Print version ISSN 0042-9686
Bull World Health Organ vol.90 n.5 Genebra May. 2012
JEWC van Gemert-PijnenI,*; S WynchankII; HD CovveyIII; HC OssebaardIV
IDepartment of Psychology, Health and Technology, University of Twente, Drienerlolaan 5, Enschede, 7500 AE, Netherlands
IITelemedicine and mHealth, Medical Research Council, Cape Town, South Africa
IIINational Institutes of Health Informatics, Canada
IVNational Institute for Public Health and the Environment, Bilthoven, Netherlands
Geissbuhler & Al-Shorbaji's call for papers on e-health is a landmark in the development of the field of e-health.1 Rising health-care expenditures, the demographic transition, the threat of infectious diseases and increasing multimorbidity make innovation in global health care delivery necessary,2 and e-health technologies are a promising innovative tool for meeting these challenges. In 2005, a World Health Assembly resolution acknowledged e-health's potential for improving health systems and safety, quality and efficiency in health care.3 E-health can also improve health equity by facilitating access to health information and services. However, the success of e-health is lagging behind expectations. Studies have shown health care innovation to be very complex and there is little evidence that e-health technologies can improve health care.4 Why is this so and how can we erase current doubts about the value of e-health?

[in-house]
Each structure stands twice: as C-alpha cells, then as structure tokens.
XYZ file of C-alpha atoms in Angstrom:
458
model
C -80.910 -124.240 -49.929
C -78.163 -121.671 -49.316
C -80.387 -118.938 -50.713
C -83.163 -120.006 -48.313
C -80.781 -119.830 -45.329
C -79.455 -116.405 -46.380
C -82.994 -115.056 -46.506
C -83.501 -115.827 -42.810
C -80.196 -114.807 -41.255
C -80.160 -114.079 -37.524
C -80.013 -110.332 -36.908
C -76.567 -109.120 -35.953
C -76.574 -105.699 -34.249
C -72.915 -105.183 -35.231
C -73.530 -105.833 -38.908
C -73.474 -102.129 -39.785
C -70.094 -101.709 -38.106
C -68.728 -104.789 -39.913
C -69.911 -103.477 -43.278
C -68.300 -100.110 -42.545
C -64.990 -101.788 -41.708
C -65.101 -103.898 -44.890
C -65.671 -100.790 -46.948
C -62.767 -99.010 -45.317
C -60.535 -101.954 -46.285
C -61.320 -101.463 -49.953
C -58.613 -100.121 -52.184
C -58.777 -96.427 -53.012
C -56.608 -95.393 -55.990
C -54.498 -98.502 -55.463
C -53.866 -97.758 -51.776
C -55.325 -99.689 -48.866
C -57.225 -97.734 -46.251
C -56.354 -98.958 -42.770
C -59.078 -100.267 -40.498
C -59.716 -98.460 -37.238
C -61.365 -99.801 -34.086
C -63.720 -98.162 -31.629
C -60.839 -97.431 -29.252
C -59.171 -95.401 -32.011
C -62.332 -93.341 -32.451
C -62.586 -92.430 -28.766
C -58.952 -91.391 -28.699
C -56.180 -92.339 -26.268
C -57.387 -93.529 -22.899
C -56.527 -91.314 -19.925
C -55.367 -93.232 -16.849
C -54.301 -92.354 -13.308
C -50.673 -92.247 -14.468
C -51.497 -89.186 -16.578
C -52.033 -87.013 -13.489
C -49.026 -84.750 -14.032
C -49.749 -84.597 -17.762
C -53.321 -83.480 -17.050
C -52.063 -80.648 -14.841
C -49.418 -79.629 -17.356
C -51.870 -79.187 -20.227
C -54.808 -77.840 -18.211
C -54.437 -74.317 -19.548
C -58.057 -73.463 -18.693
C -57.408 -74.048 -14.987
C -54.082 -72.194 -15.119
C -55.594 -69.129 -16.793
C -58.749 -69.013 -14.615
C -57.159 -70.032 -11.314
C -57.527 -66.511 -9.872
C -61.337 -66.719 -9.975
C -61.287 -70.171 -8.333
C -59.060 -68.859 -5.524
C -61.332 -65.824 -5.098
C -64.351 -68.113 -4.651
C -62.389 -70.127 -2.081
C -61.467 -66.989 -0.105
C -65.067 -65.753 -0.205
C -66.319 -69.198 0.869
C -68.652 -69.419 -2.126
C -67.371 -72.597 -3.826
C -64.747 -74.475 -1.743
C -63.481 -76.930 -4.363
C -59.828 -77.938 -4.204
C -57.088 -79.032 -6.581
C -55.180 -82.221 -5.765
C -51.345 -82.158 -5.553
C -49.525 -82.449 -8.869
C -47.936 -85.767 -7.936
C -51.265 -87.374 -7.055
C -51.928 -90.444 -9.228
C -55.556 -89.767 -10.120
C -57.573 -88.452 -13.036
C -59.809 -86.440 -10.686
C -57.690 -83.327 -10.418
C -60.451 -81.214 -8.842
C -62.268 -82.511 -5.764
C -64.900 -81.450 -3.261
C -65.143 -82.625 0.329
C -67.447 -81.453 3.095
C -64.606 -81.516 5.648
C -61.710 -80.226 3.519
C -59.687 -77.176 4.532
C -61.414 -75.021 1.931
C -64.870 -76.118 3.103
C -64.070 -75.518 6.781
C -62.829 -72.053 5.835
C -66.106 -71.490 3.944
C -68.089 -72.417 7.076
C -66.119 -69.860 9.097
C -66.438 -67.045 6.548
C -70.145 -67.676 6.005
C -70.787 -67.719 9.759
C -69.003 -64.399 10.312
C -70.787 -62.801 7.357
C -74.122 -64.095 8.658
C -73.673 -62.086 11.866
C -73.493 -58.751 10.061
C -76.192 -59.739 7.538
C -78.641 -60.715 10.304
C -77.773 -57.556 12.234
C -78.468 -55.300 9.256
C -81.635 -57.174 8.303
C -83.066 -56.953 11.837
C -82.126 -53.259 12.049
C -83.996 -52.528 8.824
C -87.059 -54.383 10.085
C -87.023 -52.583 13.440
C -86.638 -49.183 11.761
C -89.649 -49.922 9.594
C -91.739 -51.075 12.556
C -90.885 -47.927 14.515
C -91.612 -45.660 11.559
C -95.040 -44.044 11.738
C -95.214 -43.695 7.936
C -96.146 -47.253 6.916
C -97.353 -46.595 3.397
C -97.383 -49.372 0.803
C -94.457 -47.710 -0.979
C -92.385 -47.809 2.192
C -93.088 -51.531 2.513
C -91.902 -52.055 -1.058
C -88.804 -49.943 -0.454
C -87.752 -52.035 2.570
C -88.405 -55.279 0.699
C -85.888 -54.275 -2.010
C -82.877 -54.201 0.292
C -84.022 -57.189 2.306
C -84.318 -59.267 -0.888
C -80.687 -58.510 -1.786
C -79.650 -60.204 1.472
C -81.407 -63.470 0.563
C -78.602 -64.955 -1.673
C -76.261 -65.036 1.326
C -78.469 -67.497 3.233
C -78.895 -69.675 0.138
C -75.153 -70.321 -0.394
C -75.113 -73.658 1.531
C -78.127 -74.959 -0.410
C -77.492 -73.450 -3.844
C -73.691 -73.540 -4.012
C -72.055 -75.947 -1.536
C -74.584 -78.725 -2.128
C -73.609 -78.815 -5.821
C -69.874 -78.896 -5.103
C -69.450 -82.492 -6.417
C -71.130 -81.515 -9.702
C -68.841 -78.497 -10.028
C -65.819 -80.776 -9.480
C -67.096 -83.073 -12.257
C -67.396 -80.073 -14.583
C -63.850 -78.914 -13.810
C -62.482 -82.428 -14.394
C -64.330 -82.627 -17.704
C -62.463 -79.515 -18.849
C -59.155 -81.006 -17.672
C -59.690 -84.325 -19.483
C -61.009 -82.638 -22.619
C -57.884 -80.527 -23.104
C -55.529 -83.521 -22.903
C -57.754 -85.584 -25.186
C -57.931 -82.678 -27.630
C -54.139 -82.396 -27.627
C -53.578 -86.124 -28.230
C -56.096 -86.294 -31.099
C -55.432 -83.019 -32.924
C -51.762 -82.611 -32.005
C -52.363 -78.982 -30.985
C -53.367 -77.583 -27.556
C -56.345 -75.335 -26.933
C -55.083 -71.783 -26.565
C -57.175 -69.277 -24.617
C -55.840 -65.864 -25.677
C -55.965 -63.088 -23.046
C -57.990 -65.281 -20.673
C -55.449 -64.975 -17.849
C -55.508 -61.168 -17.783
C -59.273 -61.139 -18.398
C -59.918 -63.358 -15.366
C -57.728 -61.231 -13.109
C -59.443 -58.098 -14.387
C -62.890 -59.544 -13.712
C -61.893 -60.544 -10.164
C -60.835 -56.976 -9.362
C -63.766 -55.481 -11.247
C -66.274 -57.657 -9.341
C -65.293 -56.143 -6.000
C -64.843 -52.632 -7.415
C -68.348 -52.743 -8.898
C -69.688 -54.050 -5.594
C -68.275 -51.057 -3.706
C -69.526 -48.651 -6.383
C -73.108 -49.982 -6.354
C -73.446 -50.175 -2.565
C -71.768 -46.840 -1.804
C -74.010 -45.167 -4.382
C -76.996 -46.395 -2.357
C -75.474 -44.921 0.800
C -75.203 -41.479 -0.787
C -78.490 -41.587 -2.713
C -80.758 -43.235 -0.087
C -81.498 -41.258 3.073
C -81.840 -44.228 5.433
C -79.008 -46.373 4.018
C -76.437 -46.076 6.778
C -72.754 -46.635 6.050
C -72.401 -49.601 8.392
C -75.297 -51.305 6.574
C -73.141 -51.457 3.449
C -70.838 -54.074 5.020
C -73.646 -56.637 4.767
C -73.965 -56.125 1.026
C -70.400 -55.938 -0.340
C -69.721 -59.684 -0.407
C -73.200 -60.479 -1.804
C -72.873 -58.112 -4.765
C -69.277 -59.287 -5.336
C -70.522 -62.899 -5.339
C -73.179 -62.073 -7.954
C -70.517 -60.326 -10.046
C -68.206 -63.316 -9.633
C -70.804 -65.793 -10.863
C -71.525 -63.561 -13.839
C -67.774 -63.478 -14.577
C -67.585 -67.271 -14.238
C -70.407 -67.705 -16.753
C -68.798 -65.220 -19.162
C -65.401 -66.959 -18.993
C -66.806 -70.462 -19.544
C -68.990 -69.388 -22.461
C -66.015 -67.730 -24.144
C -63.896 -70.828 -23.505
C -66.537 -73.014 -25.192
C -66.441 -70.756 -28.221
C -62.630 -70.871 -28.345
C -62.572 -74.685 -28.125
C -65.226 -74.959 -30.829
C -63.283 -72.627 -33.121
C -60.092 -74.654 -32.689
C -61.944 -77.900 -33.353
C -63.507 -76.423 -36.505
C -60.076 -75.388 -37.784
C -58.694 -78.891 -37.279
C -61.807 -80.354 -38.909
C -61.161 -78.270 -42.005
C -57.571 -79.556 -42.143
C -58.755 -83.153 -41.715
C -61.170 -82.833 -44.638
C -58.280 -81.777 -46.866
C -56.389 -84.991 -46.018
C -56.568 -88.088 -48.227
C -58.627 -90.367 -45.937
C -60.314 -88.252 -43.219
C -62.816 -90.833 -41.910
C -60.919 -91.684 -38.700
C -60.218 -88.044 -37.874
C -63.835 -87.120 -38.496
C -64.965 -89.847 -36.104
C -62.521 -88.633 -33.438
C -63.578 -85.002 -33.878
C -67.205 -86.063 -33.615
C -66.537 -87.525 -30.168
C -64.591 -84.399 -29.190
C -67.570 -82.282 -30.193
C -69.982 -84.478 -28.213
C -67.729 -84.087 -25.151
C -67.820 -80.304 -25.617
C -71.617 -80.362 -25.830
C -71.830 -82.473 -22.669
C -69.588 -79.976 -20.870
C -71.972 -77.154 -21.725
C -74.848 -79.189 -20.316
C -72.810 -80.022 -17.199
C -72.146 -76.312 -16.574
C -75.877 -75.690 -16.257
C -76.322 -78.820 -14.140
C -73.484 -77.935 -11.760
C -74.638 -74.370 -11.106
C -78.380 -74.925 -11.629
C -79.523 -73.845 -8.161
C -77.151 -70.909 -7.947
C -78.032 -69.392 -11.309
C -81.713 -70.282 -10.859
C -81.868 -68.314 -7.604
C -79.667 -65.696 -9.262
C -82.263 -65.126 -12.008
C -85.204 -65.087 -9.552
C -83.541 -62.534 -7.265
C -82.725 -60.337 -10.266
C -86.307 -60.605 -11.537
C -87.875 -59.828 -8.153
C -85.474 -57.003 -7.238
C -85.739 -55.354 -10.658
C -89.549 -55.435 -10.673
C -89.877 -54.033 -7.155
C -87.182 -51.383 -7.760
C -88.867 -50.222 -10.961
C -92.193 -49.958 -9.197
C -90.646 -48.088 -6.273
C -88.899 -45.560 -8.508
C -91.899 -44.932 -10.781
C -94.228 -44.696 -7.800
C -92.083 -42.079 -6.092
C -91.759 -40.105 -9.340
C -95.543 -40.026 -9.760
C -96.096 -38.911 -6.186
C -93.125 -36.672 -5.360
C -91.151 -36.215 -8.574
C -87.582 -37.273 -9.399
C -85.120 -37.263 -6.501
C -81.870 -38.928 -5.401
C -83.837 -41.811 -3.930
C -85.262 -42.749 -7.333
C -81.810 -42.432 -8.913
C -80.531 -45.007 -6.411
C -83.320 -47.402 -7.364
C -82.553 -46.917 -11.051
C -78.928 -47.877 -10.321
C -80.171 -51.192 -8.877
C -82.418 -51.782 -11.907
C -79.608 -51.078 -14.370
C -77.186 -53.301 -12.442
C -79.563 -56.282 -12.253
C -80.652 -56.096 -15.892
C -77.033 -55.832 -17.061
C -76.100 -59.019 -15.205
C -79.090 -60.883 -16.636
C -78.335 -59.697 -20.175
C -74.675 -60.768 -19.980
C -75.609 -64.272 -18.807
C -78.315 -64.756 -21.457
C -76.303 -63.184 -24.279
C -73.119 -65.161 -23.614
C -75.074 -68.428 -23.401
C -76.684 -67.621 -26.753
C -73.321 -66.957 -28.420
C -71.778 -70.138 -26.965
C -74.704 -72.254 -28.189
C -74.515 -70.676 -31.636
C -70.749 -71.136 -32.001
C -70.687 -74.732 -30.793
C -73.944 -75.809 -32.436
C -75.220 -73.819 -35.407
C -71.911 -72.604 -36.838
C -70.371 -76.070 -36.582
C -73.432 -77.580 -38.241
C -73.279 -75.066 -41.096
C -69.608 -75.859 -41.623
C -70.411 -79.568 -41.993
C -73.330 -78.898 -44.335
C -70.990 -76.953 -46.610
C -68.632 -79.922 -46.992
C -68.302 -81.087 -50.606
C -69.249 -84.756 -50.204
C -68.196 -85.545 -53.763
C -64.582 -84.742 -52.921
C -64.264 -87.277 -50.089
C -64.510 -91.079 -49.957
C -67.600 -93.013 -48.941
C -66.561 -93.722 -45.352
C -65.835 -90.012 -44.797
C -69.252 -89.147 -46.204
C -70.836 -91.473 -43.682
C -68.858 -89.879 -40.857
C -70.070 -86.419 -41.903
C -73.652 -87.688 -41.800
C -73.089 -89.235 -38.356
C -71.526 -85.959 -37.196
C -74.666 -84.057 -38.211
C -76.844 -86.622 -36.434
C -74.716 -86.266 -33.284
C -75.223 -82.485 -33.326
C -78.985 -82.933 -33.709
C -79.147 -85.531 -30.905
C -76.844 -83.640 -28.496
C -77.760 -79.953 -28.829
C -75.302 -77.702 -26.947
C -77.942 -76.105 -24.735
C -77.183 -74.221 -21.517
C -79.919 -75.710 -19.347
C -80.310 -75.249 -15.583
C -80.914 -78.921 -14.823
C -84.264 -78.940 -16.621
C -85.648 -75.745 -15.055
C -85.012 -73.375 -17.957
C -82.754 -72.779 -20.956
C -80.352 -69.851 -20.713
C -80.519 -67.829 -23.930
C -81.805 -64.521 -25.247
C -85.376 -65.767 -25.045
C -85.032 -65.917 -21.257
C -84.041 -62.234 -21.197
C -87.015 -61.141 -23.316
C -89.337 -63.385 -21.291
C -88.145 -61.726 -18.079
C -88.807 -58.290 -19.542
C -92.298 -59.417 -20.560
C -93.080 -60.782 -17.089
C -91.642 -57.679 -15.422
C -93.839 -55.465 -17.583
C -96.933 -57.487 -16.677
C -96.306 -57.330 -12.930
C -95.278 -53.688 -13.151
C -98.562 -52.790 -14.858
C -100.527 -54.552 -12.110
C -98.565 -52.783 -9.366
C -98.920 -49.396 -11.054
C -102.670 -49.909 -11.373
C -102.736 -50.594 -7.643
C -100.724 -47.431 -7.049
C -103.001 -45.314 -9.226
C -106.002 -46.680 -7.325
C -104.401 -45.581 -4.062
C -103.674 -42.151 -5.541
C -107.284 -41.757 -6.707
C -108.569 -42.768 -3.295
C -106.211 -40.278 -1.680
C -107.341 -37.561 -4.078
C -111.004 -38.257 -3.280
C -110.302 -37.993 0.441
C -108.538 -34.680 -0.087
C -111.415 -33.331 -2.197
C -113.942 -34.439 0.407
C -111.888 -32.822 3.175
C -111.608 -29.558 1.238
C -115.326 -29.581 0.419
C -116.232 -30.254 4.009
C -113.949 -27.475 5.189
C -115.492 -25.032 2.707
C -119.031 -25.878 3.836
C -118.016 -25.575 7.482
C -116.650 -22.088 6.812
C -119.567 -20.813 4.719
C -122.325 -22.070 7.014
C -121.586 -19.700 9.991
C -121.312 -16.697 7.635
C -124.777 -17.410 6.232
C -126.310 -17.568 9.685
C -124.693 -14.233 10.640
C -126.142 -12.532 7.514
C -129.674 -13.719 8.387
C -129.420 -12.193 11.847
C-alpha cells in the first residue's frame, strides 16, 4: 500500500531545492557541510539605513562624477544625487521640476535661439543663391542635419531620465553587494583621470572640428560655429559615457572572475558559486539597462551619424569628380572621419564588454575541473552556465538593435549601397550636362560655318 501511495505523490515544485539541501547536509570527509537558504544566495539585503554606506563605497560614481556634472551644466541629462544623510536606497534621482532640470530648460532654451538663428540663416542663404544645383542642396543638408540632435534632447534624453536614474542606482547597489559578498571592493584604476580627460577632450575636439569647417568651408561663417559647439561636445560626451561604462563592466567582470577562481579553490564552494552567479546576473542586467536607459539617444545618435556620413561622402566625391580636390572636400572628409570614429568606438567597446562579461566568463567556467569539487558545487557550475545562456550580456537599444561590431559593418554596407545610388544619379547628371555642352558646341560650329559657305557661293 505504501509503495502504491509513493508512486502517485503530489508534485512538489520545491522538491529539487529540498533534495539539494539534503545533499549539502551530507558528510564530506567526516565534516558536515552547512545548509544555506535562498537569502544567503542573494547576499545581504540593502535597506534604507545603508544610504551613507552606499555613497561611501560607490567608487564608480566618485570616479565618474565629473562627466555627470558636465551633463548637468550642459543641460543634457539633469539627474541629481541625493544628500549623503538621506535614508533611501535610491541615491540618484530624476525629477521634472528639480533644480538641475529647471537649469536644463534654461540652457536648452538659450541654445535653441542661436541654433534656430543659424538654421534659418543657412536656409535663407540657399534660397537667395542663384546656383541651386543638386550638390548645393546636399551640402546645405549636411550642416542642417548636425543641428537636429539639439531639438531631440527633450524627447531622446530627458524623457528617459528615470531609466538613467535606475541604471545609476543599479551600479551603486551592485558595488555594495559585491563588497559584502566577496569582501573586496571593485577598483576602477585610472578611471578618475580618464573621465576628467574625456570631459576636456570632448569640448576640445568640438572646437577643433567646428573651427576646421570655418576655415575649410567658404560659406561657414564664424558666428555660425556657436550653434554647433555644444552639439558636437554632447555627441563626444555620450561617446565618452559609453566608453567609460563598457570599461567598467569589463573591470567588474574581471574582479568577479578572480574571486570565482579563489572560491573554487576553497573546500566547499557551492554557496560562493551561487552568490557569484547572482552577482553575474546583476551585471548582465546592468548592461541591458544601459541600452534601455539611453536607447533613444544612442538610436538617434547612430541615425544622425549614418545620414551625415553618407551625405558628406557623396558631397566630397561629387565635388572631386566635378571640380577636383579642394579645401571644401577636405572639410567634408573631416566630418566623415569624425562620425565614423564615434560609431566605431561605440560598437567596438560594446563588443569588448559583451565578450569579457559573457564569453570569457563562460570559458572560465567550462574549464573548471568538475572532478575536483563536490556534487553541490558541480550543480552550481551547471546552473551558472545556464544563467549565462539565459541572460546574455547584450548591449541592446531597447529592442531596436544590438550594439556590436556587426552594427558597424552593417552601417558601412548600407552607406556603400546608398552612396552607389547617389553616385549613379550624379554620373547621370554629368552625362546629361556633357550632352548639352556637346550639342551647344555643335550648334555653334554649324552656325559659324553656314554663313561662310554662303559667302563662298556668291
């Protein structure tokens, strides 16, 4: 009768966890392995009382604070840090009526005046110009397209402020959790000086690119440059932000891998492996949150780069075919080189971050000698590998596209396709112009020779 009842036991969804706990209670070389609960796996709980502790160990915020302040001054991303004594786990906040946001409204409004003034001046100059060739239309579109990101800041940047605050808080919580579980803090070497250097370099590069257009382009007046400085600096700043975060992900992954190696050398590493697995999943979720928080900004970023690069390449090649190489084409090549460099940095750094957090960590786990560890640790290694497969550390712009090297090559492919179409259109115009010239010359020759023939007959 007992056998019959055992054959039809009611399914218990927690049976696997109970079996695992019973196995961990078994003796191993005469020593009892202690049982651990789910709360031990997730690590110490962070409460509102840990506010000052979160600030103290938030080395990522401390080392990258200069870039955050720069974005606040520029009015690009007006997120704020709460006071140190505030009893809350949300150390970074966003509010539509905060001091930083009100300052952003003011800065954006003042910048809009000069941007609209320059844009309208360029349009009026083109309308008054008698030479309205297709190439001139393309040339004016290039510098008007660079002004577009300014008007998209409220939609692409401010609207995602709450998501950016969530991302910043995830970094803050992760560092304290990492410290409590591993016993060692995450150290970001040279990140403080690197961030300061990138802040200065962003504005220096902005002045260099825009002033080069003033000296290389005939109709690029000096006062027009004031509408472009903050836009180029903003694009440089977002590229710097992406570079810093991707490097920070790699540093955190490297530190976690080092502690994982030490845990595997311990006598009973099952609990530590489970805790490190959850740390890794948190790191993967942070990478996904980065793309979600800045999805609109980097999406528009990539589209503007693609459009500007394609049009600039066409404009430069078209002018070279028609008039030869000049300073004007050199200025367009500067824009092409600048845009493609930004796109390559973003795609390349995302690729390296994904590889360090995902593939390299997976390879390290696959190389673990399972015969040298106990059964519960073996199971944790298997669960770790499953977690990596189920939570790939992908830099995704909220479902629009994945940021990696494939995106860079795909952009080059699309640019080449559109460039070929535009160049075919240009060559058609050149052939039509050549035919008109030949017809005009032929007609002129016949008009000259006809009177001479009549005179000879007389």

The classic approach to e-health development has generated scepticism because it is technology-driven, thereby fostering the notion that e-health is merely about technological intervention. This has led to the design of stand-alone devices and device-based applications that ignore the complexity of real life. The classic model has also slowed the diffusion of innovations into care. Innovation calls for education and training rather than for specific applications. It also calls for better models of reimbursement and governance tailored to patient engagement and home care. The fallacy that implementing e-health is a one-step process leads organizations to budget for implementation and to neglect maintenance. This often results in financial disaster, under-used technologies and stakeholder dissatisfaction.5 No wonder evaluations show disappointing results, not to mention the fact that classic evaluation methods are seldom appropriate for assessing e-health interventions.
E-health's suboptimal impact and the rapid proliferation of emerging technologies point to the need to replace the classic e-health model with a new, "holistic" view that sees in e-health a means for reforming health care by creating an infrastructure for participation and eliminating the traditional division of labour and time-and place-dependent delivery modalities.6 Based on our experience and research, we have constructed a holistic perspective on the international evidence base needed to crank up e-health's credibility: